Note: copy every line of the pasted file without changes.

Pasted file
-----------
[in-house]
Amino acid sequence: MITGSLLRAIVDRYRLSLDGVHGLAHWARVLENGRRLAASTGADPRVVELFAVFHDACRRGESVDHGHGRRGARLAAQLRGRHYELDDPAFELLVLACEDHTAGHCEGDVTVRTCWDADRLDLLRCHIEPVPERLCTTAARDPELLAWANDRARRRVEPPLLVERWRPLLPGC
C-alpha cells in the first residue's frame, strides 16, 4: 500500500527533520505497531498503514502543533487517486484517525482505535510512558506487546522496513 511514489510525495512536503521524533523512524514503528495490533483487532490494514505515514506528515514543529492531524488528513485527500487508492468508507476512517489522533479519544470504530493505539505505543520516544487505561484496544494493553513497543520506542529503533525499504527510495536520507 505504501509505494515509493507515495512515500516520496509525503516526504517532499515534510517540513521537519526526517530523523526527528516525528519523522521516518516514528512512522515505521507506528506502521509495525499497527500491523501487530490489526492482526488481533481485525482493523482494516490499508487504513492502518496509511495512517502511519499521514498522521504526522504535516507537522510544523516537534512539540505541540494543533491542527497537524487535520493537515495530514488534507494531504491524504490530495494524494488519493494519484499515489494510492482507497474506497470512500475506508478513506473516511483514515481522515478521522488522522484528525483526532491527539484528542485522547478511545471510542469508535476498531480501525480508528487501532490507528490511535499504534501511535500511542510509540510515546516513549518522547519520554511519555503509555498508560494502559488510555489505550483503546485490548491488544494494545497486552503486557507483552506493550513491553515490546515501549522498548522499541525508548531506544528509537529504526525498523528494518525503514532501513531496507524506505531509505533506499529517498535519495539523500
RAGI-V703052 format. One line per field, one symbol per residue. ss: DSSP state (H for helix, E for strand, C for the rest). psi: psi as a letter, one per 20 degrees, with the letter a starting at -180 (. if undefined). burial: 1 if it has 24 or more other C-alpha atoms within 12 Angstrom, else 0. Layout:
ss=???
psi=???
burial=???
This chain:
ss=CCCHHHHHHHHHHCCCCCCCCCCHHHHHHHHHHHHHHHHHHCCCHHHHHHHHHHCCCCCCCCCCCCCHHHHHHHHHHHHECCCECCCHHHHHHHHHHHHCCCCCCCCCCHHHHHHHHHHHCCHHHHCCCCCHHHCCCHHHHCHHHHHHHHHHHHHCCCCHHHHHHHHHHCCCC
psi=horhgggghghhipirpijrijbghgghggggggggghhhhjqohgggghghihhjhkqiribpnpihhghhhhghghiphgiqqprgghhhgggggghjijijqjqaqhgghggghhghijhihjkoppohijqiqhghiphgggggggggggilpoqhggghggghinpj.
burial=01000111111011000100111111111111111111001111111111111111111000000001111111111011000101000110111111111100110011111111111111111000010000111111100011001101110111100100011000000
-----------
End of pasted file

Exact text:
[in-house]
Amino acid sequence: MITGSLLRAIVDRYRLSLDGVHGLAHWARVLENGRRLAASTGADPRVVELFAVFHDACRRGESVDHGHGRRGARLAAQLRGRHYELDDPAFELLVLACEDHTAGHCEGDVTVRTCWDADRLDLLRCHIEPVPERLCTTAARDPELLAWANDRARRRVEPPLLVERWRPLLPGC
C-alpha cells in the first residue's frame, strides 16, 4: 500500500527533520505497531498503514502543533487517486484517525482505535510512558506487546522496513 511514489510525495512536503521524533523512524514503528495490533483487532490494514505515514506528515514543529492531524488528513485527500487508492468508507476512517489522533479519544470504530493505539505505543520516544487505561484496544494493553513497543520506542529503533525499504527510495536520507 505504501509505494515509493507515495512515500516520496509525503516526504517532499515534510517540513521537519526526517530523523526527528516525528519523522521516518516514528512512522515505521507506528506502521509495525499497527500491523501487530490489526492482526488481533481485525482493523482494516490499508487504513492502518496509511495512517502511519499521514498522521504526522504535516507537522510544523516537534512539540505541540494543533491542527497537524487535520493537515495530514488534507494531504491524504490530495494524494488519493494519484499515489494510492482507497474506497470512500475506508478513506473516511483514515481522515478521522488522522484528525483526532491527539484528542485522547478511545471510542469508535476498531480501525480508528487501532490507528490511535499504534501511535500511542510509540510515546516513549518522547519520554511519555503509555498508560494502559488510555489505550483503546485490548491488544494494545497486552503486557507483552506493550513491553515490546515501549522498548522499541525508548531506544528509537529504526525498523528494518525503514532501513531496507524506505531509505533506499529517498535519495539523500
RAGI-V703052 format. One line per field, one symbol per residue. ss: DSSP state (H for helix, E for strand, C for the rest). psi: psi as a letter, one per 20 degrees, with the letter a starting at -180 (. if undefined). burial: 1 if it has 24 or more other C-alpha atoms within 12 Angstrom, else 0. Layout:
ss=???
psi=???
burial=???
This chain:
ss=CCCHHHHHHHHHHCCCCCCCCCCHHHHHHHHHHHHHHHHHHCCCHHHHHHHHHHCCCCCCCCCCCCCHHHHHHHHHHHHECCCECCCHHHHHHHHHHHHCCCCCCCCCCHHHHHHHHHHHCCHHHHCCCCCHHHCCCHHHHCHHHHHHHHHHHHHCCCCHHHHHHHHHHCCCC
psi=horhgggghghhipirpijrijbghgghggggggggghhhhjqohgggghghihhjhkqiribpnpihhghhhhghghiphgiqqprgghhhgggggghjijijqjqaqhgghggghhghijhihjkoppohijqiqhghiphgggggggggggilpoqhggghggghinpj.
burial=01000111111011000100111111111111111111001111111111111111111000000001111111111011000101000110111111111100110011111111111111111000010000111111100011001101110111100100011000000